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Family freed from 'Haqqani captivity' in Pakistan

Couple and three young children were reportedly held by Haqqani network after abduction five years ago in Afghanistan.

Haqqanis

An American woman, her Canadian husband and their three young children have been released after five years of captivity by an armed group with ties to the Afghan Taliban, American and Pakistani officials say.

US officials said on Thursday that Pakistan secured the release of Caitlan Coleman of Stewartstown, Pennsylvania, and her husband, Joshua Boyle, who were abducted five years ago while travelling in Afghanistan and had been held by the Haqqani network.

Coleman was pregnant when she was captured. The couple had three children while in captivity, and all have been freed, US officials said.

The Pakistani military confirmed the release and said the family was "being repatriated to the country of their origin."

But as of Thursday morning, the family's precise whereabouts were unclear, and it was not immediately known when they would return to North America.

The family was not in US custody, though they were together in a safe, undisclosed, location in Pakistan, a US national security official told the Associated Press news agency.

US officials had planned on moving the family out of Pakistan on a US transport plane, but at the last minute Boyle would not get on, the official said.

The couple has told US officials that they wanted to fly commercially to Canada, according to the official.

US officials describe the Haqqani network as a "terrorist" organisation and have targeted its leaders with drone attacks.

But it also operates like a criminal network. Unlike the Islamic State of Iraq and the Levant (ISIL, also known as ISIS) group, it does not typically execute Western hostages, preferring to ransom them for cash.

The US has long criticised Pakistan for failing to aggressively pursue the Haqqanis.

In a statement on Thursday, US President Donald Trump described the release as "a positive moment for our country's relationship with Pakistan".

US-Pakistan meeting

The release came as Lisa Curtis, Trump's South Asia adviser, was in the Pakistan capital, Islamabad, for key talks with Pakistani Ministry of Foreign Affairs officials on the implementation of the administration's new Afghanistan and South Asia strategy.

"Noting that US had a long track record of cooperation with Pakistan, the US delegation emphasised the importance of reinvigorating the bilateral relationship in order to achieve the common objectives of peace and stability in Afghanistan and the region," the Pakistan government said after Thursday's meeting.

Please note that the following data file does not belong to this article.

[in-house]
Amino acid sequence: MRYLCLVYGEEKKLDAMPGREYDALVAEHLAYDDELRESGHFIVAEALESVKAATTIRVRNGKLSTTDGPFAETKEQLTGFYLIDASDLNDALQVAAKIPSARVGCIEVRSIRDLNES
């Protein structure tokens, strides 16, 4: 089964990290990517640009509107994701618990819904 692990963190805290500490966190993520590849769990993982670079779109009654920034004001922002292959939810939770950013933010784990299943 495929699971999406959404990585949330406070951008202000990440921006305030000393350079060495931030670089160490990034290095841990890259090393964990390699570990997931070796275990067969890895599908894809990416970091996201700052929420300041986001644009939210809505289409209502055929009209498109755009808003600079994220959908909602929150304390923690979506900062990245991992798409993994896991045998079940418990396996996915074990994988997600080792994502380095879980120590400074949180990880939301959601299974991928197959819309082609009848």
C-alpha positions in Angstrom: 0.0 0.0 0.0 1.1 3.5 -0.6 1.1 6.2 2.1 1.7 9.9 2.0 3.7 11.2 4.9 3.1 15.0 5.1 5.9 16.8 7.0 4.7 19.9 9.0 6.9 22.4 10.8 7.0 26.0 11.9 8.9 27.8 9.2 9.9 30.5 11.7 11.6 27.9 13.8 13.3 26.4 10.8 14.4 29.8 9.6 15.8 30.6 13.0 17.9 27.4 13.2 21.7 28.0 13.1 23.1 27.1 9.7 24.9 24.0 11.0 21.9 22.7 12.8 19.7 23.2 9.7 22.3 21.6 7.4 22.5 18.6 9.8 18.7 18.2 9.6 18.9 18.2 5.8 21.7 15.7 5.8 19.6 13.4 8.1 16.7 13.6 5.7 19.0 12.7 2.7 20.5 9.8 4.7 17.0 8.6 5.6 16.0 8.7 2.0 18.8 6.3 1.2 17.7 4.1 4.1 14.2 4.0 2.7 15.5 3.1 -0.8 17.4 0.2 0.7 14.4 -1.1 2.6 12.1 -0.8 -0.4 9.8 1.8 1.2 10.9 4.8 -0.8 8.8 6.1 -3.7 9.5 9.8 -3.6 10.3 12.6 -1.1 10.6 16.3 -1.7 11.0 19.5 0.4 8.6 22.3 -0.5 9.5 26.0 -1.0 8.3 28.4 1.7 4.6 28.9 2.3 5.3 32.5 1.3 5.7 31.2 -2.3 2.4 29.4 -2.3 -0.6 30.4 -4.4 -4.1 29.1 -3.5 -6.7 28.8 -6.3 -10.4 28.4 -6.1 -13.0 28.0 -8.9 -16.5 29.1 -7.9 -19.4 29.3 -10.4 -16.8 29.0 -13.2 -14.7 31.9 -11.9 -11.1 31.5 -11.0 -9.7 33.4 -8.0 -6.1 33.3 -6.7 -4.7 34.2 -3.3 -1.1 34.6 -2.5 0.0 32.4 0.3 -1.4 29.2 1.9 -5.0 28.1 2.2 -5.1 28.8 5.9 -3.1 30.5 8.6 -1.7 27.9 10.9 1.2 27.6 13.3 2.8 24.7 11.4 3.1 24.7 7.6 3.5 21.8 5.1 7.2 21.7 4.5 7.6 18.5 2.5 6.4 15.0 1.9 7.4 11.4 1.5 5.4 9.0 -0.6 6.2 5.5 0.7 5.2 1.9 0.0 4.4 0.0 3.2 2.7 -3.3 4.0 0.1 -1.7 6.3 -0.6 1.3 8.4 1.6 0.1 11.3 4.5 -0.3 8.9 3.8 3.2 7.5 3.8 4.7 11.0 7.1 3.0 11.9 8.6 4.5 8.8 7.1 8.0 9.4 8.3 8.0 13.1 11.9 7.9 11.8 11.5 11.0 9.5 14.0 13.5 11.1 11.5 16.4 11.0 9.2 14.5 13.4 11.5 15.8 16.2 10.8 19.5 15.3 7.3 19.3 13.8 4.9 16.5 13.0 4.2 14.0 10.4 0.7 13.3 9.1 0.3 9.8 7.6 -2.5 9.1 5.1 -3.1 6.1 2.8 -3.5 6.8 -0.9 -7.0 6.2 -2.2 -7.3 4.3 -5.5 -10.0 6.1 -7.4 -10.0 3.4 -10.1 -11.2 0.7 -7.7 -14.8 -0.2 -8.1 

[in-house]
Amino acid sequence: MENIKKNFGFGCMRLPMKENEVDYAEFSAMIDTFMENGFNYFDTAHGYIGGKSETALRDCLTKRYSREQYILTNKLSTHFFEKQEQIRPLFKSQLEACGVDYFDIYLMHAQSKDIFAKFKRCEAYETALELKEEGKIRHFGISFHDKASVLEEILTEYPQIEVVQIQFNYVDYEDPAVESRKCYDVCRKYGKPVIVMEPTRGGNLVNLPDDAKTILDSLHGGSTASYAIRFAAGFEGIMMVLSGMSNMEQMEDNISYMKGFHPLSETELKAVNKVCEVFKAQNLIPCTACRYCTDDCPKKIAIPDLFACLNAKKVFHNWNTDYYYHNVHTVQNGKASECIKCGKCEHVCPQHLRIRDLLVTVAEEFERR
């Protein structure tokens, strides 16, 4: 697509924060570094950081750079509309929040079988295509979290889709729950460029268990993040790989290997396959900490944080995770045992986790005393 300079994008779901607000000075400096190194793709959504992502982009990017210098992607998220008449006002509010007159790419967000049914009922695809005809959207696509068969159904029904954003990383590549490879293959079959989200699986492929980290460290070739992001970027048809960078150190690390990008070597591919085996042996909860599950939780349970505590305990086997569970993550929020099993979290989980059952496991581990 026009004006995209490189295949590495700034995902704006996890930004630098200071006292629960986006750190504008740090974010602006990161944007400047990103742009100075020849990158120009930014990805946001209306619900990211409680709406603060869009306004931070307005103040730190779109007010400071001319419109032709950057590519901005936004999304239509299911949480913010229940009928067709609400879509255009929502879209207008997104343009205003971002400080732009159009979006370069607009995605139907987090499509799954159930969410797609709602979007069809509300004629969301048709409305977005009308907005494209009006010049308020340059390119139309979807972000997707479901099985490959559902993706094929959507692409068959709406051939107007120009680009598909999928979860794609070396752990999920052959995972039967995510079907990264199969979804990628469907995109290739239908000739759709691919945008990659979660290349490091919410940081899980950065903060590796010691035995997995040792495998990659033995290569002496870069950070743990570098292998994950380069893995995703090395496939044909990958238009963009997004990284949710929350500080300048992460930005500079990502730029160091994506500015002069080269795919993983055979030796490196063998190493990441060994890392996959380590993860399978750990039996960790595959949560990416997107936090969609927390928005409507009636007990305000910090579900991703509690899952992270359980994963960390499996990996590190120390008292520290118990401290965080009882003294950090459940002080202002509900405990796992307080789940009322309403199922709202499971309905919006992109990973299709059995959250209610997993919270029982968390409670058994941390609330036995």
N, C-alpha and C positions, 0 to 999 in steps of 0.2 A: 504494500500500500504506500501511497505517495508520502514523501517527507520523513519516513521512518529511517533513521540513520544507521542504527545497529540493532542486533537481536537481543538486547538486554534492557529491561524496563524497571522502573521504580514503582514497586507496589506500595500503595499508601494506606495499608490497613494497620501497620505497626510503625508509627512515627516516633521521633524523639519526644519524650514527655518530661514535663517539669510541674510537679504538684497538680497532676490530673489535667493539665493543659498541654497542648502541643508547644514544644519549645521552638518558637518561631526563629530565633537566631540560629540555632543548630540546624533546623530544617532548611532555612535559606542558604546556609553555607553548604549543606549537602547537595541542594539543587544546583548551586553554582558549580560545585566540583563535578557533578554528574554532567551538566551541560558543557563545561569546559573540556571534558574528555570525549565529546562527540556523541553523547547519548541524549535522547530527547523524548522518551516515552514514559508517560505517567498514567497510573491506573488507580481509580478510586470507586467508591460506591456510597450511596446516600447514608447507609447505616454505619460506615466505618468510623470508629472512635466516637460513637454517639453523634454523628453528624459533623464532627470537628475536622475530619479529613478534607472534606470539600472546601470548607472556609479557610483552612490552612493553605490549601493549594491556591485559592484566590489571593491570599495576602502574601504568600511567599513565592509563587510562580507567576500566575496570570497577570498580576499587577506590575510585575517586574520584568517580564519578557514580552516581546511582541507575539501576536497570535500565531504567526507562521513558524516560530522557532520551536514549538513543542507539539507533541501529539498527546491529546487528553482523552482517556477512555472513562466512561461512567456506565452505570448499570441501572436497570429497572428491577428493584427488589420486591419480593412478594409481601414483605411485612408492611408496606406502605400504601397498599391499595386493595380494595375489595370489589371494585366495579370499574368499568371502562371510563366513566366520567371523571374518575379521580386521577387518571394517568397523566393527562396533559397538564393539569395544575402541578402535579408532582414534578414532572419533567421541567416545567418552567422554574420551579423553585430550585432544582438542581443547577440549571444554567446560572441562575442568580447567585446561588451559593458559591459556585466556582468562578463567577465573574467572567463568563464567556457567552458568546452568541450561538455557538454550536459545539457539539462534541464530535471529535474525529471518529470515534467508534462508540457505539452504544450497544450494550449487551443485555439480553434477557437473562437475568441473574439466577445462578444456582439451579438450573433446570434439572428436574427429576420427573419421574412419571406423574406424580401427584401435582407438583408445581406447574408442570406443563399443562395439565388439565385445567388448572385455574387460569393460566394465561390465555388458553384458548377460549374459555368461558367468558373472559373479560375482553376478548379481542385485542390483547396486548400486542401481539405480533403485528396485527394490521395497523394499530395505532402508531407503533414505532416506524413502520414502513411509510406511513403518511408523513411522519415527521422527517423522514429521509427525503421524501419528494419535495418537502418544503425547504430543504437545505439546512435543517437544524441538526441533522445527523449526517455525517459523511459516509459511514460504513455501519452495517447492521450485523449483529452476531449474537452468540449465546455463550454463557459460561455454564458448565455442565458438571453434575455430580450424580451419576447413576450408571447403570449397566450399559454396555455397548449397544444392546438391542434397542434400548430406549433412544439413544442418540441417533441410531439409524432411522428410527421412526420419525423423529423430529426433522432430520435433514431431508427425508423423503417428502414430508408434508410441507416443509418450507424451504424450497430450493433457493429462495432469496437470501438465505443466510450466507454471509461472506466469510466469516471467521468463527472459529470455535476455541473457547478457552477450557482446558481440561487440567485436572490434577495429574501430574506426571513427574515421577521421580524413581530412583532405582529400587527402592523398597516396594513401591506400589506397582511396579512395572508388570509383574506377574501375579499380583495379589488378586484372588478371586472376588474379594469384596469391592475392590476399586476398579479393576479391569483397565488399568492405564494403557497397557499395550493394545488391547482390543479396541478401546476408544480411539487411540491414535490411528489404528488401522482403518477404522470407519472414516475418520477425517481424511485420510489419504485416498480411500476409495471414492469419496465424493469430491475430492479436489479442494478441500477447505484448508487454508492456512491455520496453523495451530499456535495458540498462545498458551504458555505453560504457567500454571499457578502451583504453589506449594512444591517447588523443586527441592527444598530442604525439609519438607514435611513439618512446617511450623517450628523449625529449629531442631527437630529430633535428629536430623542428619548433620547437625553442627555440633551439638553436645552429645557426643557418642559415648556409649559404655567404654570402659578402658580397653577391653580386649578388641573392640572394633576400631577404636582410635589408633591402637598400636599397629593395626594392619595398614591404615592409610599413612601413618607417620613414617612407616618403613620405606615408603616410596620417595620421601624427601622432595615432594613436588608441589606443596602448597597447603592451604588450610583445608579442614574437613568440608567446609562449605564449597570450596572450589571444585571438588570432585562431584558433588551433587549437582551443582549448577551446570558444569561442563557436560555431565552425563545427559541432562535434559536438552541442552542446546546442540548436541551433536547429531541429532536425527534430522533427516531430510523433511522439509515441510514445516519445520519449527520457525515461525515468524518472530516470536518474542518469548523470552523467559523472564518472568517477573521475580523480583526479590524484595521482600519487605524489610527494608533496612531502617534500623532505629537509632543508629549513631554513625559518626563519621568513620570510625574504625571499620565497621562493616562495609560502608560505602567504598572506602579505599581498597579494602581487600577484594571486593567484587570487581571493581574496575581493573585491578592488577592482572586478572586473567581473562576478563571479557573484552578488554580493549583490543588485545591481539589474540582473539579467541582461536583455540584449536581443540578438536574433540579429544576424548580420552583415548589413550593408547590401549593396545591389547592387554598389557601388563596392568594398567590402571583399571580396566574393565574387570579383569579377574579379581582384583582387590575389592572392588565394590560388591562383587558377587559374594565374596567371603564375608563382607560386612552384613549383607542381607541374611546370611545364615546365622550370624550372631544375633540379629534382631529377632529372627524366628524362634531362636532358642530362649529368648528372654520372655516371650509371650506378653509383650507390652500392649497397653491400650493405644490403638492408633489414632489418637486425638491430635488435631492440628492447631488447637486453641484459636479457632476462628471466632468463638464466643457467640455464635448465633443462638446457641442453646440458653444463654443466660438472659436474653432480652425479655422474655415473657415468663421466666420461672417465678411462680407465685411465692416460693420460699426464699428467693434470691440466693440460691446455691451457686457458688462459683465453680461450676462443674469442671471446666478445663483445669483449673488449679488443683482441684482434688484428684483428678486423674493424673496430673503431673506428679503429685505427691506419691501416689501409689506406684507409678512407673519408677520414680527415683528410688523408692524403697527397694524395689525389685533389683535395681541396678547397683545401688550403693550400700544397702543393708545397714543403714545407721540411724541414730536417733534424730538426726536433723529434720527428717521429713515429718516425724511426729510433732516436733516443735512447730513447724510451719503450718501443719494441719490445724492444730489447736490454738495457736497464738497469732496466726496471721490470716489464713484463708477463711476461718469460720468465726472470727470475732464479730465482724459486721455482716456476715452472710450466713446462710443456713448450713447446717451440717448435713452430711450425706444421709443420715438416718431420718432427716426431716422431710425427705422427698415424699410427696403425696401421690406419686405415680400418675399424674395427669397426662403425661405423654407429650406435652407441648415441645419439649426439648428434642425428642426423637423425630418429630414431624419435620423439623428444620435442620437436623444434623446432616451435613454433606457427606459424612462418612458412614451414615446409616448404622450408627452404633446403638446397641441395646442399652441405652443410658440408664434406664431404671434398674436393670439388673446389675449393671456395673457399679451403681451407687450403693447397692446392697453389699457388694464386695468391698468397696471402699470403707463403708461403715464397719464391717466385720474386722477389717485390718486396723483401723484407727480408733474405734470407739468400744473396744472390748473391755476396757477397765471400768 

The release came together rapidly on Wednesday. It happened nearly five years to the day since Coleman and Boyle lost touch with their families while travelling in a mountainous region near the Afghan capital, Kabul.

The couple set off in summer 2012 for a journey that took them to Russia, the Central Asian countries of Kazakhstan, Tajikistan and Kyrgyzstan, and then to Afghanistan.

Coleman's parents last heard from their son-in-law on October 8, 2012, from an internet cafe in what Boyle described as an "unsafe" part of Afghanistan.

In 2013, the couple appeared in two videos asking the US government to free them from the Taliban.

Trump's message

In recent remarks on his Afghanistan policy, Trump noted billions paid to Pakistan "at the same time they are housing the very terrorists that we are fighting. But that will have to change, and that will change immediately".

But in his statement on Thursday, he said: "The Pakistani government's cooperation is a sign that it is honouring America's wish that it do more to provide security in the region".

He said the release suggests other "countries are starting to respect the United States of America once again".

For her part, Chrystia Freeland, Canadian foreign minister, said in a statement her country was "greatly relieved" the family was safe, and she thanked the US, Afghan and Pakistani governments for their efforts.

"Joshua, Caitlan, their children and the Boyle and Coleman families have endured a horrible ordeal over the past five years. We stand ready to support them as they begin their healing journey," Freeland said. 


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